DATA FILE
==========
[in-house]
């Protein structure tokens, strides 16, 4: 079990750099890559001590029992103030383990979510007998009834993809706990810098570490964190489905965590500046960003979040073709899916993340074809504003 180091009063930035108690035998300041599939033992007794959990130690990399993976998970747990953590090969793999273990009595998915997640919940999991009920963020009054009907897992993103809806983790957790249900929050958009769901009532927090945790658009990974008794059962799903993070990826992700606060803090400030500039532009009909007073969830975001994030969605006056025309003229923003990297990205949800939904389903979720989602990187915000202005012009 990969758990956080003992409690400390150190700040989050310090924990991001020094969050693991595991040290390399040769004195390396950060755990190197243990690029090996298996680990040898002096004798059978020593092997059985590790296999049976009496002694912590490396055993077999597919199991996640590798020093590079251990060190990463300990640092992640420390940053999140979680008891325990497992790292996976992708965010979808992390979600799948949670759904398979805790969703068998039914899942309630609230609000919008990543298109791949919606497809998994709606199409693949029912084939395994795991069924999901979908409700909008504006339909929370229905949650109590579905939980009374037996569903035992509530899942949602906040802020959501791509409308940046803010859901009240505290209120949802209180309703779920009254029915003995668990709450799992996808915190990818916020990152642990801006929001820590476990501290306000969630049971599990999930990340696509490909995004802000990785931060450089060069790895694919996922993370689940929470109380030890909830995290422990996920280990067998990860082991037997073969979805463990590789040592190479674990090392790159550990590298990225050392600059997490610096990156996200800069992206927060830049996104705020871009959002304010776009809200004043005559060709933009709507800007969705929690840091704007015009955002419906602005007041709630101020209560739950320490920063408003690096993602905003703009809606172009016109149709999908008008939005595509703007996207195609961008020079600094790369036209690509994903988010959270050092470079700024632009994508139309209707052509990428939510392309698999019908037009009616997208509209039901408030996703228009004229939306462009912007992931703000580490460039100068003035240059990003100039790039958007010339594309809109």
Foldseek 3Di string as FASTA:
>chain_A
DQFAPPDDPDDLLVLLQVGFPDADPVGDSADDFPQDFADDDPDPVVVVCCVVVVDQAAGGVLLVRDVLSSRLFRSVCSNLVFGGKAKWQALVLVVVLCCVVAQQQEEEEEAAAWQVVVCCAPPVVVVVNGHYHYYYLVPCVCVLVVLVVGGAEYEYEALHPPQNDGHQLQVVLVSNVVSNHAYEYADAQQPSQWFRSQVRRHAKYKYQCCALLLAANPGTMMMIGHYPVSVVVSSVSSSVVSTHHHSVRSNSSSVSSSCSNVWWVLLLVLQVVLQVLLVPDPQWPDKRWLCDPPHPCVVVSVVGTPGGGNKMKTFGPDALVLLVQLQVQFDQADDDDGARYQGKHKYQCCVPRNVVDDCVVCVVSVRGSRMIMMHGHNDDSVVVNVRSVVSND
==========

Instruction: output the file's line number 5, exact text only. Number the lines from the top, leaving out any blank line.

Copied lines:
DQFAPPDDPDDLLVLLQVGFPDADPVGDSADDFPQDFADDDPDPVVVVCCVVVVDQAAGGVLLVRDVLSSRLFRSVCSNLVFGGKAKWQALVLVVVLCCVVAQQQEEEEEAAAWQVVVCCAPPVVVVVNGHYHYYYLVPCVCVLVVLVVGGAEYEYEALHPPQNDGHQLQVVLVSNVVSNHAYEYADAQQPSQWFRSQVRRHAKYKYQCCALLLAANPGTMMMIGHYPVSVVVSSVSSSVVSTHHHSVRSNSSSVSSSCSNVWWVLLLVLQVVLQVLLVPDPQWPDKRWLCDPPHPCVVVSVVGTPGGGNKMKTFGPDALVLLVQLQVQFDQADDDDGARYQGKHKYQCCVPRNVVDDCVVCVVSVRGSRMIMMHGHNDDSVVVNVRSVVSND